• Easiest to do it in order from #1 to #4 or vice versa - inserting the 2 middle terminals when #1 and #4 are already done is a bit trickier, but you can do it.

Step 3: Assembling the Circuit - the 2N3904 Transistor

Labelling the slots on the Molex connector may help you - a fine tip Sharpie works well here.

Note - the schematic has 4 connections, labelled 1..4, which will match what's inserted into the Molex connector terminal #1..4 holes. The schematic also has the flat side of the 2 transistors drawn in.

Insert the 2N3904 transistor (one with 3 legs) into Molex connector holes for Terminal 1..3 - with FLAT side of transistor facing you

  1. the right leg (the collector) goes into pin hole #1
  2. the middle leg (the base) goes into pin hole #2
  3. and the left leg (the emitter) goes into pin hole #3
  4. Get the tips of all 3 legs into the Molex pin holes and then push the transistor body - you wan the legs to go in 1/4 - 3/8” (6-8mm) to seat the transistor firmly

Step 4: Assembling the Circuit - the 1K Ohm Resistor

To add the 1K Ohm resistor into our circuit, we want 1 leg (either one) to go into the terminal 1 hole, and the 2nd leg to go into the terminal 2 hole.

  • To make this easier, trim 1 leg of the resistor to be about 1/2" (10-12mm) long.
  • Bend the other leg of the resistor 180 degrees and back in parallel with the leg you just trimmed, and trim it to end at same depth as the first leg.
  • Now insert the resistor into the Molex, with the body of the resistor above pin hole #1
  • Place the 2nd leg into pin hole #2
  • Push in legs 1/4 - 3/8” (6-8mm) to seat the resistor firmly

Step 5: Assembling the Circuit - the LTR-4206E Phototransistor

Great – now we’ll place the phototransistor between pin holes #2 (collector) and #4 (emitter)

  • Note: You may want to trim the legs on the phototransistor – gently slide the phototransistor into any 2 pin holes about 1/4" (or 6mm) and see how it looks - I trimmed off 1/4" (6mm) of the phototransistor legs to get it to sit deeper
  • The photo transistor body is also a cylinder with a flattened side. On the LTR-2406E, the flat side points to the (C)olletor leg – that should go into pin hole #2
    • It may be a little difficult to get the phototransistor collector leg into pin hole #2– using a pair of needle nose pliers, tweezers, or forceps, with the body of the tool in parallel to the direction of force, to help push it in will help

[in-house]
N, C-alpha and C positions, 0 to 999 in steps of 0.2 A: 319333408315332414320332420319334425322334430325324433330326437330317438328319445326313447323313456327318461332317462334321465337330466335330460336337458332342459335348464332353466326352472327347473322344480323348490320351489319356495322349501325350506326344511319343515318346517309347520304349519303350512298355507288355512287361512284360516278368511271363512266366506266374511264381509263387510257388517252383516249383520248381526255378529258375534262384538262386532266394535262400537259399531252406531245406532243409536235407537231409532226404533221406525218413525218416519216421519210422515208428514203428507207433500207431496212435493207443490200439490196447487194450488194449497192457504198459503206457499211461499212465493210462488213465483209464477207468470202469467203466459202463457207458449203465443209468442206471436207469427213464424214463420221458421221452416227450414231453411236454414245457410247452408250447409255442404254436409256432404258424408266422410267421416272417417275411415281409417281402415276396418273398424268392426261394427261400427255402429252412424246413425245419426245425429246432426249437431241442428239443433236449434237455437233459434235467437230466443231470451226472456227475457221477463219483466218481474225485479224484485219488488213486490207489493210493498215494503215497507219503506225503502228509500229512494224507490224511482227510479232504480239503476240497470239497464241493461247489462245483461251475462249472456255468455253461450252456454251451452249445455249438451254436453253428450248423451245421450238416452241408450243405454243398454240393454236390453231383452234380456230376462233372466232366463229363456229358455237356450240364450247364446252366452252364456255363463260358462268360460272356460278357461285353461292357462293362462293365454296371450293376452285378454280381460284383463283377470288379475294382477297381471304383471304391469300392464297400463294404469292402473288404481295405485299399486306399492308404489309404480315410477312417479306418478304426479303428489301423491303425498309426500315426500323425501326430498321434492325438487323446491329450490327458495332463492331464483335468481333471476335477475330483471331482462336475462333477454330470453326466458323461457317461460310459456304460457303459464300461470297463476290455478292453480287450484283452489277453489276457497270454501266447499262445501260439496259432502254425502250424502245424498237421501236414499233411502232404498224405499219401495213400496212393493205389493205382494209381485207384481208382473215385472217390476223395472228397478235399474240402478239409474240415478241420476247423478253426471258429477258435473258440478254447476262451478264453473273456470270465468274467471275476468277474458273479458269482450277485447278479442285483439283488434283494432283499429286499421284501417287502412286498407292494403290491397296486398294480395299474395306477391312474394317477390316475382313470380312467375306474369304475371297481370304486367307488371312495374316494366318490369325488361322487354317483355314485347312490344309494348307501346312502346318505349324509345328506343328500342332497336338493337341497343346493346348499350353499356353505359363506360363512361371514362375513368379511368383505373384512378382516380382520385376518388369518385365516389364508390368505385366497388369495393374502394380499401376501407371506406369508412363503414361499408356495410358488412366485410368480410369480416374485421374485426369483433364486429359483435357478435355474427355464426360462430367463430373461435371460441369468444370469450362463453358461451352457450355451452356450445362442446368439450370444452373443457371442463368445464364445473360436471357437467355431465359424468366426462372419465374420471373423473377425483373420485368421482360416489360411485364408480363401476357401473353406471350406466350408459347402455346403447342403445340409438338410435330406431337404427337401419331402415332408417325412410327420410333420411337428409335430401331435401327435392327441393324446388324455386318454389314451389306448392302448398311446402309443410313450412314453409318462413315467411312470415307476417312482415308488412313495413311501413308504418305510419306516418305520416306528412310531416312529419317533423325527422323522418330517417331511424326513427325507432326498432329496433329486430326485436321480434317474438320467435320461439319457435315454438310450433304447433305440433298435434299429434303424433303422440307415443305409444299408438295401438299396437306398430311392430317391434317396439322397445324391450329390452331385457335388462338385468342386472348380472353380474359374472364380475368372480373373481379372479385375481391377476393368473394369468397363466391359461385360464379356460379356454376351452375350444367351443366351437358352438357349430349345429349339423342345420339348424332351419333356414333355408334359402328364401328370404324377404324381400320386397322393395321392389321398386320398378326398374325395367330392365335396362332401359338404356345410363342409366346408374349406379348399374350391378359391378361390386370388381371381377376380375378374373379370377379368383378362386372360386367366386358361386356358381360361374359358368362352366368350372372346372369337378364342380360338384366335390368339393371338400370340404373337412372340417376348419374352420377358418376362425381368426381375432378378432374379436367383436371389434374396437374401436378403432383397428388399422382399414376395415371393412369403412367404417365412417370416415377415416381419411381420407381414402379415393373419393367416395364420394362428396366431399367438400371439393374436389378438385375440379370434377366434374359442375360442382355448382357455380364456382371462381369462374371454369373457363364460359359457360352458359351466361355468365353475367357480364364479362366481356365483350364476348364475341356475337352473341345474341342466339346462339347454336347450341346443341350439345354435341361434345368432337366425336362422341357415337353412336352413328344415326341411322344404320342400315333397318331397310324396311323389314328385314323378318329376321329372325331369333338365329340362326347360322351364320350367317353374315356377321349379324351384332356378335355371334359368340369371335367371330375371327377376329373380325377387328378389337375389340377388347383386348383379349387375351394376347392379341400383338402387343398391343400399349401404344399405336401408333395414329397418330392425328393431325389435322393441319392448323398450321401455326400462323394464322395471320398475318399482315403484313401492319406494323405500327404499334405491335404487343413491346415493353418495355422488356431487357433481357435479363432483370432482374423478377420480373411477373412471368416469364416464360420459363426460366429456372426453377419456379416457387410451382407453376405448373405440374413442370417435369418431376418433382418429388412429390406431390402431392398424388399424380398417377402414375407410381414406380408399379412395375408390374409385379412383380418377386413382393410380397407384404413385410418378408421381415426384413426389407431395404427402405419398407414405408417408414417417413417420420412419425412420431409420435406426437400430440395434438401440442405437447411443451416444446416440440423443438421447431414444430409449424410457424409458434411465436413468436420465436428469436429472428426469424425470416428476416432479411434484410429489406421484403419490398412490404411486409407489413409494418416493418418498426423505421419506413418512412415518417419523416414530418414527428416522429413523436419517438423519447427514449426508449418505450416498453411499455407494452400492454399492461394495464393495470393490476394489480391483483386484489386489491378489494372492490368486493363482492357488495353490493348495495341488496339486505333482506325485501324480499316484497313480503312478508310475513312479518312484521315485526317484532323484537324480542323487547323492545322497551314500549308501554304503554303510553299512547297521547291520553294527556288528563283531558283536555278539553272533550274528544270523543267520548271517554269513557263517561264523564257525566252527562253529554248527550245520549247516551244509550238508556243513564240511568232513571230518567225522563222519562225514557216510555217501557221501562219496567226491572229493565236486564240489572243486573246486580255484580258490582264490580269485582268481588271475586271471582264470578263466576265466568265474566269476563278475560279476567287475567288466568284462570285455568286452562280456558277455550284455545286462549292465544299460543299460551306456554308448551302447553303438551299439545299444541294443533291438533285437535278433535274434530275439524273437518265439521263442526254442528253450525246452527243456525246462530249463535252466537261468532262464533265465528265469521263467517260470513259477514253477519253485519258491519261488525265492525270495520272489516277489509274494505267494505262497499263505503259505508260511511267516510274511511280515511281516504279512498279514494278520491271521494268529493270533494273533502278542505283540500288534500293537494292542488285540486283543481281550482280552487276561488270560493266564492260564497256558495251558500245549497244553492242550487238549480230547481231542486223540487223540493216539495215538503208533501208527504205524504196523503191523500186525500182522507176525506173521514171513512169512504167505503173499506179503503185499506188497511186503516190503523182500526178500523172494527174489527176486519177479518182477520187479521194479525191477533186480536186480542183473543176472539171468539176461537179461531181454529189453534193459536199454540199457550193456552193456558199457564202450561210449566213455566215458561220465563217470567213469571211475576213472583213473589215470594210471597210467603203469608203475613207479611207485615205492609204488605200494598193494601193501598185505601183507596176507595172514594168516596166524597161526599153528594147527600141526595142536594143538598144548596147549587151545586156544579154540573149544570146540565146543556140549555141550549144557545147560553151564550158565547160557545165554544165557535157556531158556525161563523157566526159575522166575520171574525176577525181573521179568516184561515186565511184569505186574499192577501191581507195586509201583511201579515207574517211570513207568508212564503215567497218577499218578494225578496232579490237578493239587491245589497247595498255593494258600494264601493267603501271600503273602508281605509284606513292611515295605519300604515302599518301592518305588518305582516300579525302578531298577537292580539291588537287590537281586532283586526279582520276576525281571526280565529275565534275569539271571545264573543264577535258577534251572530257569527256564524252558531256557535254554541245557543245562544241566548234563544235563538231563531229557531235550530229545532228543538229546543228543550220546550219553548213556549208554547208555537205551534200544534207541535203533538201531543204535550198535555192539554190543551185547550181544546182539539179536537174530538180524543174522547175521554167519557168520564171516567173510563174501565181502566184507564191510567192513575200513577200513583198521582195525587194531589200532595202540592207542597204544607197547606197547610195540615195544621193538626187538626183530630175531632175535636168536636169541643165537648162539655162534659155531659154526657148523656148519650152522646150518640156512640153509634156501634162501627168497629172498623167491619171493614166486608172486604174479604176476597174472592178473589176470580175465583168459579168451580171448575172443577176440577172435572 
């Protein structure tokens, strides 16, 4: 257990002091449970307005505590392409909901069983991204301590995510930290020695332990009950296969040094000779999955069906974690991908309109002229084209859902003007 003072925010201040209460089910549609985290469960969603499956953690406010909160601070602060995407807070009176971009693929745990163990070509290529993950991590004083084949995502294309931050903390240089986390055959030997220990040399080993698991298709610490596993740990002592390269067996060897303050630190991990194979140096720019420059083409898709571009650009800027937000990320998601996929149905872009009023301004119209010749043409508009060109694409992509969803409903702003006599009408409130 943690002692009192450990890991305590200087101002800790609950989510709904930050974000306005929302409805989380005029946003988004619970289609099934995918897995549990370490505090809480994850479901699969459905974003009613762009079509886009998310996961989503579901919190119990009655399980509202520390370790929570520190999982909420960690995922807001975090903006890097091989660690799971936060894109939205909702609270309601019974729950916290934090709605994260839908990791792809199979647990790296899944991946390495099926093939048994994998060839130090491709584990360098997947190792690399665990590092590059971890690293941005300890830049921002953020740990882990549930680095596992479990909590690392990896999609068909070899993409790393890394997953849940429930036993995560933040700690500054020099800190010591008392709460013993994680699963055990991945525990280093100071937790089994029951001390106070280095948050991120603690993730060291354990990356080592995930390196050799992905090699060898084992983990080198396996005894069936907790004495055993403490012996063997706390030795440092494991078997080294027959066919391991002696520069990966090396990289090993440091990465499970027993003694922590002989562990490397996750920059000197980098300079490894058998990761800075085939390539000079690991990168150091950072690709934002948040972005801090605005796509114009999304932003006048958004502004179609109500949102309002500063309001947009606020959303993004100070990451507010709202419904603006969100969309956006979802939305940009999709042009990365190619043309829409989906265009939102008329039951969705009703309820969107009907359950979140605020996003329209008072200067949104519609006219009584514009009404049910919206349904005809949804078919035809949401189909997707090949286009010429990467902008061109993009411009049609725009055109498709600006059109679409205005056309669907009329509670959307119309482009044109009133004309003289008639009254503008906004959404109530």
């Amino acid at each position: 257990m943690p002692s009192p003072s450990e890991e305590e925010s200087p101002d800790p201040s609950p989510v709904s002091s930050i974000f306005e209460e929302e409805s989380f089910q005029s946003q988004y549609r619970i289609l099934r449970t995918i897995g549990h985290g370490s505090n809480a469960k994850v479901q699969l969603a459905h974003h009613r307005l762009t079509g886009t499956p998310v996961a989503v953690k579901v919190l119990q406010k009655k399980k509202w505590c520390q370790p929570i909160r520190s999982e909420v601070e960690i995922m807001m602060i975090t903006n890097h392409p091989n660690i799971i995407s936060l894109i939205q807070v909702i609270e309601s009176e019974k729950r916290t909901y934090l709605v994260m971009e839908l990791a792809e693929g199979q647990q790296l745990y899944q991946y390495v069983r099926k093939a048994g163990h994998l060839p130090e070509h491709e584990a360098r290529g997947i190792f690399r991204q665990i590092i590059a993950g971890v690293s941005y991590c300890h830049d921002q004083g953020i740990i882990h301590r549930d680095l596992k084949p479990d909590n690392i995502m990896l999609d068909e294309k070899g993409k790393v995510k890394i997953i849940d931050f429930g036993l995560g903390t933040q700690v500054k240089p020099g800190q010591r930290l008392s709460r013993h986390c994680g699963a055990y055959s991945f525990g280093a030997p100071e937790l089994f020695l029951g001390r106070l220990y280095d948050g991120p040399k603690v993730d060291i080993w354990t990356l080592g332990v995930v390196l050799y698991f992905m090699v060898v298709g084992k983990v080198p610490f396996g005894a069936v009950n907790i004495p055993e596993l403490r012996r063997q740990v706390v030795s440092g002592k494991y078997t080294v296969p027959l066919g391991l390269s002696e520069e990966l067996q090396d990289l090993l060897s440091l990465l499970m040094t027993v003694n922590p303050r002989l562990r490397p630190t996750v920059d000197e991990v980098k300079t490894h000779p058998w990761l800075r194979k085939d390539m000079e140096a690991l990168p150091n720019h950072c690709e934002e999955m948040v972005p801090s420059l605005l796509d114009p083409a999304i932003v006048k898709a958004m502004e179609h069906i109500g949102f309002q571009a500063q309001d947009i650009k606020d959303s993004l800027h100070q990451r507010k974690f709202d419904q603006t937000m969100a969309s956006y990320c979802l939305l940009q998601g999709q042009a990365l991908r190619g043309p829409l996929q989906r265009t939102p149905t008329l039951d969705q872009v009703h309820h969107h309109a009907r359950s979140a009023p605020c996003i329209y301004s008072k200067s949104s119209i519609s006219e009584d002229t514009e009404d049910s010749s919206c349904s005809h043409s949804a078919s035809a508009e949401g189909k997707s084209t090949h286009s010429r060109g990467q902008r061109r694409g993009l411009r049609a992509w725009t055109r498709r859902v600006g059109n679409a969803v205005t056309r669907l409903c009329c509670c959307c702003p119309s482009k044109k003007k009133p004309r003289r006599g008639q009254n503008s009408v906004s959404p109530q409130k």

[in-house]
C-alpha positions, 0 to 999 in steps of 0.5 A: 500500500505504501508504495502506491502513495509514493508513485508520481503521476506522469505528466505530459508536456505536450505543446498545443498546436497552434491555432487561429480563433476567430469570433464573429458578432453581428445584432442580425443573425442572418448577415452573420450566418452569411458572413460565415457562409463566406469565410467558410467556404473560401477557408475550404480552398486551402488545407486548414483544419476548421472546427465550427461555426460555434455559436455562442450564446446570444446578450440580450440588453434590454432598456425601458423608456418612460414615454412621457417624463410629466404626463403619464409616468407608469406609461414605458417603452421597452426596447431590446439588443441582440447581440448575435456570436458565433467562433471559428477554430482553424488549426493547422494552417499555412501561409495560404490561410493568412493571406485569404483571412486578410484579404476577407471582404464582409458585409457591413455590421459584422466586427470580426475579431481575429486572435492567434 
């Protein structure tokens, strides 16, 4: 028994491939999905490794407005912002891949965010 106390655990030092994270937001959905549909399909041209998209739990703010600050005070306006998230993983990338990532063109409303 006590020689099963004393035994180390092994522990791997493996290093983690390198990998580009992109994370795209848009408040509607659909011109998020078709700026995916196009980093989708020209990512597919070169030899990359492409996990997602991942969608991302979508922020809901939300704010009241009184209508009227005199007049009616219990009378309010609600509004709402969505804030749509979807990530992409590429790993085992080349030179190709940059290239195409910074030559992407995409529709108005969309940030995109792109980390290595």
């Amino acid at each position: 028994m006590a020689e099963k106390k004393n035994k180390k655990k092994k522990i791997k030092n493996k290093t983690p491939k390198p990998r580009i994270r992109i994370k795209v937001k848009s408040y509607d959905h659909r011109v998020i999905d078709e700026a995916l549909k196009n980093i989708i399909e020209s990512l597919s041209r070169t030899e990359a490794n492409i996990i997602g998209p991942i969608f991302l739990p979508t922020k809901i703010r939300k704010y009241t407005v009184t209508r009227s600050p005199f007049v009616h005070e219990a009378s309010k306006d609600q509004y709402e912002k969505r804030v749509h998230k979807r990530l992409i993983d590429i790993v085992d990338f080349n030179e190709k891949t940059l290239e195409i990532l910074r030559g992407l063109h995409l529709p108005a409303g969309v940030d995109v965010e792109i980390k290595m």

• Push in legs 1/4 - 3/8” (6-8mm) to seat the Phototransistor firmly

Step 6: Assembling the Circuit - the LED

Wow – almost done! It’s time to place the LED.

  • Note: You may want to trim the legs on the LED – I thought the LED sitting 1" (25mm) above the connector was too much, so I trimmed off about 3/8” (8mm), so it would sit just above the phototransistor.
  • If you trim it, one leg may not be longer anymore – use a battery to find the +ve / -ve legs
  • The longer / +ve leg goes into pin hole #3
  • The shorter / -ve leg goes into pin hole #4
  • Push in legs 1/4 - 3/8” (6-8mm) to seat the LED firmly

Step 7: Quick Test to Make Sure It Works

Excellent – let's do a quick test with the overall circuit

Touch the wire (red in the picture) coming out of back of terminal #1 hole to the positive side of the CR2032 battery, and the other wire (black in picture) coming out of the back of terminal #4 hole to the -ve side of the battery. If you’re in-doors / under fluorescent lights, the LED will turn on. That’s *expected* - the phototransistor senses IR (infra-red) light, which most lights don't emit. Hold the wires to the battery, walk outside (assuming it’s daytime) to check that the LED goes out.

Assuming everything works, go on to the next step.

If there is a problem, things to check:

  • Light doesn't come on inside
    • Try reversing the battery - might be using the wrong polarity.
    • Re-check the LED vs. the battery - try both directions. The leg of the LED that touches the + side of the battery needs to go into pin hole #3, and the leg of the LED from the - side of the battery should be in the pin hole #4.
  • Tried all items in above and LED still doesn't turn on, or the LED turns on but not off
    • Are any legs of the resistor / transistor / photo-transistor / LED touching other legs? This would cause a short and cause different types of issues depending where the short is.
    • To prevent and/or reduce shorting, you can gently bend the bodies of the resistor, transistor, phototransistor, and LED away from the pin hole #1..4